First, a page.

The idea of fairy tales is one full of intrigue and mystique, almost all of us will have read a fairy tale at some point in our lives and without question every one of us knows of a fairy tale character. With the smallest amount of legerdemain the entire premise of a story can change, heroes can be either unlikely children or charming princes, villains can be witches or trolls. The possibilities within fairy tales are endless and the message is always one of hope.
The very first fairy tale that I can remember from my childhood was ‘Three Billy Goats Gruff’. The premise is that three goats, discovering that where they live no longer has any grass for them to eat, set out to find new pastures so that they can become fat. However, their journey must take them across the river, where dwells a troll under a bridge. The first goat passes over the bridge but gets stopped by the troll who threatens to “gobble him up” (gobble him up is one of those lines that makes me laugh for no apparent reason) however the goat persuades the troll to wait for the second goat because he’s bigger and more of a meal so the troll lets him pass. The second goat comes along and the same thing happens as before and so then the third goat enters. I’ll stop it there, because I think that most people know how ‘Three Billy Goats Gruff’ ends, if you don’t then go and Google it.
Of course all fairy tales end with the standard “happily ever after” although recently I read “Arabian Nights” which is a collection of Asian fairy tales and they end with “they all lived happily until there came to them the One Who Destroys All Happiness” which I found odd yet poetic. ‘The One Who Destroys All Happiness’ meaning Death, the Grim Reaper as he’s also known. I was slightly taken aback at first, here were some fairy tales full of hope and suddenly they were cementing the fact that nobody lives “happily ever after” because death catches up to everyone.
The very first fairy tales are attributed to Aesop who lived in Ancient Greece around 620–564 BCE (slightly before our time I imagine). The power of fairy tales is so strong and so resilient that over two thousand years later some of Aesop’s’ tales are still being told to this day. I’m sure you will have heard of at least one of them, the main one that I can think of right now is ‘The Tortoise and the Hare’. That story became so popular that two hundred years after it was written it became one of Zeno’s paradoxes (Google them, extremely interesting and thought provoking, the Arrow paradox is my personal favourite)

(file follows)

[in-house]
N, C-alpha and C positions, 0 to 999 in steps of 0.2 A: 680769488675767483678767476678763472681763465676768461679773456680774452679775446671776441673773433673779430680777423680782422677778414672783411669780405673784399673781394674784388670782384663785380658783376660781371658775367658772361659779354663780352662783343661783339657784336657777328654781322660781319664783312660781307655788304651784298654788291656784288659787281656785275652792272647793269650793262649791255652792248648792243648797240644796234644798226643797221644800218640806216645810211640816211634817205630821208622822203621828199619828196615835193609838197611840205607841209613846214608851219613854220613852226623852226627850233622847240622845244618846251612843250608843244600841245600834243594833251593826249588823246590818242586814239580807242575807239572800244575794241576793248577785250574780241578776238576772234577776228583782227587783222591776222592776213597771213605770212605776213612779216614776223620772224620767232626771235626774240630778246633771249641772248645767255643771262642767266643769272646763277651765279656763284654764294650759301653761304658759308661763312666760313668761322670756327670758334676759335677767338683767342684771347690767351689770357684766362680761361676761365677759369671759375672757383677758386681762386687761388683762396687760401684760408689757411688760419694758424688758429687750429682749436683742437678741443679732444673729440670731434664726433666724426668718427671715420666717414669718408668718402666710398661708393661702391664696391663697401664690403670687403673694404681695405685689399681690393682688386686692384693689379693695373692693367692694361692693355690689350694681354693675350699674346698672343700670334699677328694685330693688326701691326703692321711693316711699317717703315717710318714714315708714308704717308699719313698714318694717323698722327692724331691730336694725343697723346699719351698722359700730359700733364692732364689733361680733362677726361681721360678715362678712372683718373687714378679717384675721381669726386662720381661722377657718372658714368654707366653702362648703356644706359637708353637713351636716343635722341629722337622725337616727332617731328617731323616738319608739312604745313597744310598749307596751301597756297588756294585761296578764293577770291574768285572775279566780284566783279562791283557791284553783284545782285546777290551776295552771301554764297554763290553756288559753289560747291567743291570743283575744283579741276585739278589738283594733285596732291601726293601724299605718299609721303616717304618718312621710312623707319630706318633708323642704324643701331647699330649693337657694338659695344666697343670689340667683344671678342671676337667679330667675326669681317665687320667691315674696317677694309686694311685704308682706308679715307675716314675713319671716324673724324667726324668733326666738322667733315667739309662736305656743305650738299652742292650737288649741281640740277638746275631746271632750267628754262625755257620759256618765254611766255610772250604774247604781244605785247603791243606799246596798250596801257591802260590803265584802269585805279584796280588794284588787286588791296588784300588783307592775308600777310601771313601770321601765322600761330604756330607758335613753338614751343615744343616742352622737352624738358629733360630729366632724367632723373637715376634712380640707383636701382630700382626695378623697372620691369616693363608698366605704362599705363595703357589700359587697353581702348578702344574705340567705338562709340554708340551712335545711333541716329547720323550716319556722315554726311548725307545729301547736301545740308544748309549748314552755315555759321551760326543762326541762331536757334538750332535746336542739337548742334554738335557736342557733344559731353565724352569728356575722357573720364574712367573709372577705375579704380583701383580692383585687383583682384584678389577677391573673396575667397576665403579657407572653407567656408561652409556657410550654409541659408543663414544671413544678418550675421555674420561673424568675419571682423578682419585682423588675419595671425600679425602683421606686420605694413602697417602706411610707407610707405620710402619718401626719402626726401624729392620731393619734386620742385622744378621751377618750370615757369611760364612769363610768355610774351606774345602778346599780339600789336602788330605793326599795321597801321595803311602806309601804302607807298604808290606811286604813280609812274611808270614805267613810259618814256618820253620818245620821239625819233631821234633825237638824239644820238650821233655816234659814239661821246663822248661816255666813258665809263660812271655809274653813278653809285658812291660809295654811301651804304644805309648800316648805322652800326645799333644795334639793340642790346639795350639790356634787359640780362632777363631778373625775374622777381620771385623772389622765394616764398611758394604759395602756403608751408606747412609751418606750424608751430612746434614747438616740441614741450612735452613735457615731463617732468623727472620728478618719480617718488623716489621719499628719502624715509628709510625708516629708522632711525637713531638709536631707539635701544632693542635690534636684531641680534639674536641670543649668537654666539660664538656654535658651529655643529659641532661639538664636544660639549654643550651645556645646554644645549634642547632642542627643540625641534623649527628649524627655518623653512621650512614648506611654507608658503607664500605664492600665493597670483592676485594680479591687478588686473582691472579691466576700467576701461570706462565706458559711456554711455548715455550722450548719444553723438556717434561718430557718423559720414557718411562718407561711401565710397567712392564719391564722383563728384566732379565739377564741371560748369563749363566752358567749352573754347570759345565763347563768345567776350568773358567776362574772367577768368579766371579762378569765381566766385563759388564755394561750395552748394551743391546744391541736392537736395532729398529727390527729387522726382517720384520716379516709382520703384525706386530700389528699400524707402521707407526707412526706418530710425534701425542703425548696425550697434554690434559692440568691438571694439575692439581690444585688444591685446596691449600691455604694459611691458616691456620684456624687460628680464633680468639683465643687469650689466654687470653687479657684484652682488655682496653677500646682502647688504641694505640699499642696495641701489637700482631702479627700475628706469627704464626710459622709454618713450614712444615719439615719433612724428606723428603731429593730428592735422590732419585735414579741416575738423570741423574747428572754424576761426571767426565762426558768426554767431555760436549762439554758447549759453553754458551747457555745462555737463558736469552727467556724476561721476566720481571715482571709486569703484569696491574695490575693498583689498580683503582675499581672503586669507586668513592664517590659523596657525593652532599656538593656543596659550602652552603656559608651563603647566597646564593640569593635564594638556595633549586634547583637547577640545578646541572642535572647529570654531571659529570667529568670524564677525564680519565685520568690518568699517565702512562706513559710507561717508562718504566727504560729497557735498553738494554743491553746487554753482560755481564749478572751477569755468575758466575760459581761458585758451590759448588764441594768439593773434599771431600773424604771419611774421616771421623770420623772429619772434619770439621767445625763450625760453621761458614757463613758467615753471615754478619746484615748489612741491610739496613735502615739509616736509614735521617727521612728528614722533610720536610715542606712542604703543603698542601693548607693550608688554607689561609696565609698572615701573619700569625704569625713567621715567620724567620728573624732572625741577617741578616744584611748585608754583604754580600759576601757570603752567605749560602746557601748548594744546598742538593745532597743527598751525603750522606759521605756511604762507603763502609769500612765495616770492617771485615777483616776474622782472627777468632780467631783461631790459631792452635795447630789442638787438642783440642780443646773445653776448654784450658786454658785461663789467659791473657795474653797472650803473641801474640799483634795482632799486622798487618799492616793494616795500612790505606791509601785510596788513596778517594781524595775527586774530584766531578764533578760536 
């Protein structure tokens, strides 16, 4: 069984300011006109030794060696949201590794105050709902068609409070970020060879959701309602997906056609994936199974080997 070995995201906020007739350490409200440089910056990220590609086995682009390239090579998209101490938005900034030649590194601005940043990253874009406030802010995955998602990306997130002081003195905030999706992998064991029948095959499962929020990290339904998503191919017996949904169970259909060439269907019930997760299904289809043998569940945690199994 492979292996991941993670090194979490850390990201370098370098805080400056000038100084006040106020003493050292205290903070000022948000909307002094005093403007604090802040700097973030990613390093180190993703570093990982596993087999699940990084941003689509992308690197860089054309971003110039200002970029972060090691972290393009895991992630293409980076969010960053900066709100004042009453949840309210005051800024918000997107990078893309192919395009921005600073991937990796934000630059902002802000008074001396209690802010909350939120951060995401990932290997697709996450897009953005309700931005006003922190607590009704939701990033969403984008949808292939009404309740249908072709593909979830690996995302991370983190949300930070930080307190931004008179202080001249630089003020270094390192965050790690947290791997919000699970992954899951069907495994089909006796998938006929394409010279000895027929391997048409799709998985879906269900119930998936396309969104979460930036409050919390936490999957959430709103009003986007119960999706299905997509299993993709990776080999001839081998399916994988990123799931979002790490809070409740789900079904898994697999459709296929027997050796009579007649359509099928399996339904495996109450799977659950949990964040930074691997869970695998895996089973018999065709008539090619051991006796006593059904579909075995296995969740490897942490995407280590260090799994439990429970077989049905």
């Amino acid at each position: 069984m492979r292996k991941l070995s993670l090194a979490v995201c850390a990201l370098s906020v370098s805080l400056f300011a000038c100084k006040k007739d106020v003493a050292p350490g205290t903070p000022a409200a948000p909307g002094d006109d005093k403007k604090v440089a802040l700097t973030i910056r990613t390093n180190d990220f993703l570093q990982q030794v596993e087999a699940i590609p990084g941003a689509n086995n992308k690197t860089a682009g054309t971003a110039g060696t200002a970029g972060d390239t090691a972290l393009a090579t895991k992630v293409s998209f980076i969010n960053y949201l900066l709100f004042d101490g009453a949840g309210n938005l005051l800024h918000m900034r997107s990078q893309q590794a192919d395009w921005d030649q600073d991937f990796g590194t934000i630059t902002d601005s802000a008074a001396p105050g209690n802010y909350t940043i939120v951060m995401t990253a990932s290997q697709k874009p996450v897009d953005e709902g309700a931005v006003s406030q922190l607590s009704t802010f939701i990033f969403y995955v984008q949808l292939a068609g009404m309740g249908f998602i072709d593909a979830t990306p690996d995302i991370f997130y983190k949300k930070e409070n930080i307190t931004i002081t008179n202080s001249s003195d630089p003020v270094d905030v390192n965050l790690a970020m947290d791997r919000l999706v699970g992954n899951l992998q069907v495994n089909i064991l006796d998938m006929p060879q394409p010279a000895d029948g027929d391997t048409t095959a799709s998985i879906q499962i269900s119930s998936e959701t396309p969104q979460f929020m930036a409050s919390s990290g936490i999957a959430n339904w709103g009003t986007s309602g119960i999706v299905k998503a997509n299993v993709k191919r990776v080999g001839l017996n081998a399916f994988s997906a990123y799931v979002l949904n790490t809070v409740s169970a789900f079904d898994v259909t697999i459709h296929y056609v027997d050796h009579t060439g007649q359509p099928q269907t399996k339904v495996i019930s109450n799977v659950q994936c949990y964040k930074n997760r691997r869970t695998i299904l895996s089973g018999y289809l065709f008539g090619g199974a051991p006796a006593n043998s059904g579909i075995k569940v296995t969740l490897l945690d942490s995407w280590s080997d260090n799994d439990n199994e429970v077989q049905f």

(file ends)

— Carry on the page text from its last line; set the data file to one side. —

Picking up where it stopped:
The Brothers Grimm famously wrote some of the most celebrated fairy tales in our history. Two German brothers, who were academics and even lexicographers, crafted some of the worlds greatest imaginary and magical characters. Although The Brothers Grimm did centralise their fairy tales on more darker hues they still resonated through the years with so many different people, even psychologist who felt the need to analyse them.
The fairy tale is an escape from reality, like most forms of entertainment. I do believe however that fairy tales give more power to the reader and open the imagination slightly more than any other form of literature and I’m saying that as an avid science-fiction fanatic. Whether it’s something written by Alexander Afanasyev or Hans Christian Andersen, fairy tales have the power to take you to a place where good almost always wins. The fairy tale is a door to the unknown world of endless possibilities where life feels good, Walt Disney realised that and that’s why he cashed in on so many popular fairy tales.
Nowadays people don’t write fairy tales, it’s somewhat a thing of the past which saddens me. My Dad used to make up fairy tales for me each night and they always made me so happy. They were tales of a young boy called Billy who lived in a house with a green roof. Billy went swimming with sharks and had magic powers, he loved ice cream and was my hero. My Dad doesn’t remember how any of those stories went and I was too young to retain the proper memories of them which is a crying shame because I would love to remember them in full.
The power of fairy tales will live on because they should live on. Albert Einstein once famously said “If you want your children to be intelligent, read them fairy tales. If you want them to be more intelligent, read them more fairy tales.” Can anyone really disprove that? Fairy tales are more than just true and not because they tell us that dragons exist, but because they tell us that dragons can be beaten. Every fairy tale has meaning and every single one is based on the same idea, the idea that peace and happiness can exist no matter what stands in your way.
“In a utilitarian age, of all other times, it is a matter of grave importance that fairy tales should be respected.” – Charles Dickens